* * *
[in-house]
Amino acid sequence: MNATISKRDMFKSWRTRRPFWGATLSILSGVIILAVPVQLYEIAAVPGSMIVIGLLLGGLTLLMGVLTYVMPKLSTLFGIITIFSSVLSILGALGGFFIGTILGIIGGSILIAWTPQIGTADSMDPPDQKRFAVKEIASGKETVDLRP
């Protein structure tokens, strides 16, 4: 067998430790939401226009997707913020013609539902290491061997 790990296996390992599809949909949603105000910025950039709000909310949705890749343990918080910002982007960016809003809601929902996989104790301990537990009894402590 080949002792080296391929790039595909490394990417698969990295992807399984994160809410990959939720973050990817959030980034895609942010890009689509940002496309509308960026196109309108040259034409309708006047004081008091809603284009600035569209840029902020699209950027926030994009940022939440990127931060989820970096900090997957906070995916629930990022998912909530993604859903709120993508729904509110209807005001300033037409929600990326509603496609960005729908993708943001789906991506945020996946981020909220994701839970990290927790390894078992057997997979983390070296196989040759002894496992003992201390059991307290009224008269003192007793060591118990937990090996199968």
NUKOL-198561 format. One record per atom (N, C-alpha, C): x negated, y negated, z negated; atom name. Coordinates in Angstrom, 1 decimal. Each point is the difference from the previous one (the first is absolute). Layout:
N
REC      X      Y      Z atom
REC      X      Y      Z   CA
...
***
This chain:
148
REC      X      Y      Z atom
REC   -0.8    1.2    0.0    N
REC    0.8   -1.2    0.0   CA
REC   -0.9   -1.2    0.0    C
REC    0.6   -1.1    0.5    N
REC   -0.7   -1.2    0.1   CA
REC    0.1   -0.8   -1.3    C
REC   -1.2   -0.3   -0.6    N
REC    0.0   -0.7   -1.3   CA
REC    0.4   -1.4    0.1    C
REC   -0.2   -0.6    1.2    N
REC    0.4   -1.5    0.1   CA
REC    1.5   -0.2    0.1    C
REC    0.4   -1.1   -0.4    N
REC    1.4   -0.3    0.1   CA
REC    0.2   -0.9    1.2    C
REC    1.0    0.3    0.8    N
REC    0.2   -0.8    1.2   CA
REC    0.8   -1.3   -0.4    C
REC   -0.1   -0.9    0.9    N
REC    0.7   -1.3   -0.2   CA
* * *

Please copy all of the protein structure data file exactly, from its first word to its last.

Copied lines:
[in-house]
Amino acid sequence: MNATISKRDMFKSWRTRRPFWGATLSILSGVIILAVPVQLYEIAAVPGSMIVIGLLLGGLTLLMGVLTYVMPKLSTLFGIITIFSSVLSILGALGGFFIGTILGIIGGSILIAWTPQIGTADSMDPPDQKRFAVKEIASGKETVDLRP
């Protein structure tokens, strides 16, 4: 067998430790939401226009997707913020013609539902290491061997 790990296996390992599809949909949603105000910025950039709000909310949705890749343990918080910002982007960016809003809601929902996989104790301990537990009894402590 080949002792080296391929790039595909490394990417698969990295992807399984994160809410990959939720973050990817959030980034895609942010890009689509940002496309509308960026196109309108040259034409309708006047004081008091809603284009600035569209840029902020699209950027926030994009940022939440990127931060989820970096900090997957906070995916629930990022998912909530993604859903709120993508729904509110209807005001300033037409929600990326509603496609960005729908993708943001789906991506945020996946981020909220994701839970990290927790390894078992057997997979983390070296196989040759002894496992003992201390059991307290009224008269003192007793060591118990937990090996199968």
NUKOL-198561 format. One record per atom (N, C-alpha, C): x negated, y negated, z negated; atom name. Coordinates in Angstrom, 1 decimal. Each point is the difference from the previous one (the first is absolute). Layout:
N
REC      X      Y      Z atom
REC      X      Y      Z   CA
...
***
This chain:
148
REC      X      Y      Z atom
REC   -0.8    1.2    0.0    N
REC    0.8   -1.2    0.0   CA
REC   -0.9   -1.2    0.0    C
REC    0.6   -1.1    0.5    N
REC   -0.7   -1.2    0.1   CA
REC    0.1   -0.8   -1.3    C
REC   -1.2   -0.3   -0.6    N
REC    0.0   -0.7   -1.3   CA
REC    0.4   -1.4    0.1    C
REC   -0.2   -0.6    1.2    N
REC    0.4   -1.5    0.1   CA
REC    1.5   -0.2    0.1    C
REC    0.4   -1.1   -0.4    N
REC    1.4   -0.3    0.1   CA
REC    0.2   -0.9    1.2    C
REC    1.0    0.3    0.8    N
REC    0.2   -0.8    1.2   CA
REC    0.8   -1.3   -0.4    C
REC   -0.1   -0.9    0.9    N
REC    0.7   -1.3   -0.2   CA